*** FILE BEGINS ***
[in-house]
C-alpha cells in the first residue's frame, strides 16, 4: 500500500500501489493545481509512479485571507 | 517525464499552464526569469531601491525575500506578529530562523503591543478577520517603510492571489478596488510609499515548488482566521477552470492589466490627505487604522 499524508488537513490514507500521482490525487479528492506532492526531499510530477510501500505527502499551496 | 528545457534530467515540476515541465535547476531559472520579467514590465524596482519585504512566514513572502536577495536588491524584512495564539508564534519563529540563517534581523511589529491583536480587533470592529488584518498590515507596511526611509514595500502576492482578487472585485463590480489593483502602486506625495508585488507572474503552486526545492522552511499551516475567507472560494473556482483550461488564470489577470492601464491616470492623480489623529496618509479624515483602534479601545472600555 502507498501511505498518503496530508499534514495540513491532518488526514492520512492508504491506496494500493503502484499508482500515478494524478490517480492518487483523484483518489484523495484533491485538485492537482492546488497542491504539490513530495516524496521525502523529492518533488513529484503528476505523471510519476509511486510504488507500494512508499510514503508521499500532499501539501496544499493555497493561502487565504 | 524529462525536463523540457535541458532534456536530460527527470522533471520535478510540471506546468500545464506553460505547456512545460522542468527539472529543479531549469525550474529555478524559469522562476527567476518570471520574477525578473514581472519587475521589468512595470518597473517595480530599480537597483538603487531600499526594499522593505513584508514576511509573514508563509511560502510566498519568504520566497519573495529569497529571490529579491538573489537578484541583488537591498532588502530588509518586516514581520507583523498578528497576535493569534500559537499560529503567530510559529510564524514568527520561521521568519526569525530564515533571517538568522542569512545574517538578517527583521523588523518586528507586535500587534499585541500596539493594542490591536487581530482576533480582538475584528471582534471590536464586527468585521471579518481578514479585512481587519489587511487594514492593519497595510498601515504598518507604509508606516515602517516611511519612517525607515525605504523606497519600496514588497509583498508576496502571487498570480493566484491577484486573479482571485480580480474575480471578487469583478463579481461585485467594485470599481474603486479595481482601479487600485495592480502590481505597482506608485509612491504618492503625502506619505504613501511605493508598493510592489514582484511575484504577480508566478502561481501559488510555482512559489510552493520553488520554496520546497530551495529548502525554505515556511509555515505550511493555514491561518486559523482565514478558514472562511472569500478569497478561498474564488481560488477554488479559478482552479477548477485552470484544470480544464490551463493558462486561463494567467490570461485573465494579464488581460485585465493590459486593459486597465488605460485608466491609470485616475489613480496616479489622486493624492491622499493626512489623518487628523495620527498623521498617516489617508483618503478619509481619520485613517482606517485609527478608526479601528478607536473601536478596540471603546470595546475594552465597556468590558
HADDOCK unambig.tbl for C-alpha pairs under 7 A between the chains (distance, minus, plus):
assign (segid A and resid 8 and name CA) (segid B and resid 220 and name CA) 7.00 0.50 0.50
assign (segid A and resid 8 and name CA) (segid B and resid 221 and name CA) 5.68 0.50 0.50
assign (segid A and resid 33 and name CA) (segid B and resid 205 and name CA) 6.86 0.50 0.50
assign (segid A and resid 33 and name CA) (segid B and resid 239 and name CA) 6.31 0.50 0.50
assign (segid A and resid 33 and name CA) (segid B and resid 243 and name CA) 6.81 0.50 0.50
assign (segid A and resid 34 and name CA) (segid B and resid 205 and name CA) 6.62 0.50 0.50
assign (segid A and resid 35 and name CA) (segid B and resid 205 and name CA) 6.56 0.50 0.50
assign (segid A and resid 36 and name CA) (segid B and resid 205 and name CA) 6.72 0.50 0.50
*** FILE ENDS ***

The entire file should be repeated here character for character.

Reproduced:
[in-house]
C-alpha cells in the first residue's frame, strides 16, 4: 500500500500501489493545481509512479485571507 | 517525464499552464526569469531601491525575500506578529530562523503591543478577520517603510492571489478596488510609499515548488482566521477552470492589466490627505487604522 499524508488537513490514507500521482490525487479528492506532492526531499510530477510501500505527502499551496 | 528545457534530467515540476515541465535547476531559472520579467514590465524596482519585504512566514513572502536577495536588491524584512495564539508564534519563529540563517534581523511589529491583536480587533470592529488584518498590515507596511526611509514595500502576492482578487472585485463590480489593483502602486506625495508585488507572474503552486526545492522552511499551516475567507472560494473556482483550461488564470489577470492601464491616470492623480489623529496618509479624515483602534479601545472600555 502507498501511505498518503496530508499534514495540513491532518488526514492520512492508504491506496494500493503502484499508482500515478494524478490517480492518487483523484483518489484523495484533491485538485492537482492546488497542491504539490513530495516524496521525502523529492518533488513529484503528476505523471510519476509511486510504488507500494512508499510514503508521499500532499501539501496544499493555497493561502487565504 | 524529462525536463523540457535541458532534456536530460527527470522533471520535478510540471506546468500545464506553460505547456512545460522542468527539472529543479531549469525550474529555478524559469522562476527567476518570471520574477525578473514581472519587475521589468512595470518597473517595480530599480537597483538603487531600499526594499522593505513584508514576511509573514508563509511560502510566498519568504520566497519573495529569497529571490529579491538573489537578484541583488537591498532588502530588509518586516514581520507583523498578528497576535493569534500559537499560529503567530510559529510564524514568527520561521521568519526569525530564515533571517538568522542569512545574517538578517527583521523588523518586528507586535500587534499585541500596539493594542490591536487581530482576533480582538475584528471582534471590536464586527468585521471579518481578514479585512481587519489587511487594514492593519497595510498601515504598518507604509508606516515602517516611511519612517525607515525605504523606497519600496514588497509583498508576496502571487498570480493566484491577484486573479482571485480580480474575480471578487469583478463579481461585485467594485470599481474603486479595481482601479487600485495592480502590481505597482506608485509612491504618492503625502506619505504613501511605493508598493510592489514582484511575484504577480508566478502561481501559488510555482512559489510552493520553488520554496520546497530551495529548502525554505515556511509555515505550511493555514491561518486559523482565514478558514472562511472569500478569497478561498474564488481560488477554488479559478482552479477548477485552470484544470480544464490551463493558462486561463494567467490570461485573465494579464488581460485585465493590459486593459486597465488605460485608466491609470485616475489613480496616479489622486493624492491622499493626512489623518487628523495620527498623521498617516489617508483618503478619509481619520485613517482606517485609527478608526479601528478607536473601536478596540471603546470595546475594552465597556468590558
HADDOCK unambig.tbl for C-alpha pairs under 7 A between the chains (distance, minus, plus):
assign (segid A and resid 8 and name CA) (segid B and resid 220 and name CA) 7.00 0.50 0.50
assign (segid A and resid 8 and name CA) (segid B and resid 221 and name CA) 5.68 0.50 0.50
assign (segid A and resid 33 and name CA) (segid B and resid 205 and name CA) 6.86 0.50 0.50
assign (segid A and resid 33 and name CA) (segid B and resid 239 and name CA) 6.31 0.50 0.50
assign (segid A and resid 33 and name CA) (segid B and resid 243 and name CA) 6.81 0.50 0.50
assign (segid A and resid 34 and name CA) (segid B and resid 205 and name CA) 6.62 0.50 0.50
assign (segid A and resid 35 and name CA) (segid B and resid 205 and name CA) 6.56 0.50 0.50
assign (segid A and resid 36 and name CA) (segid B and resid 205 and name CA) 6.72 0.50 0.50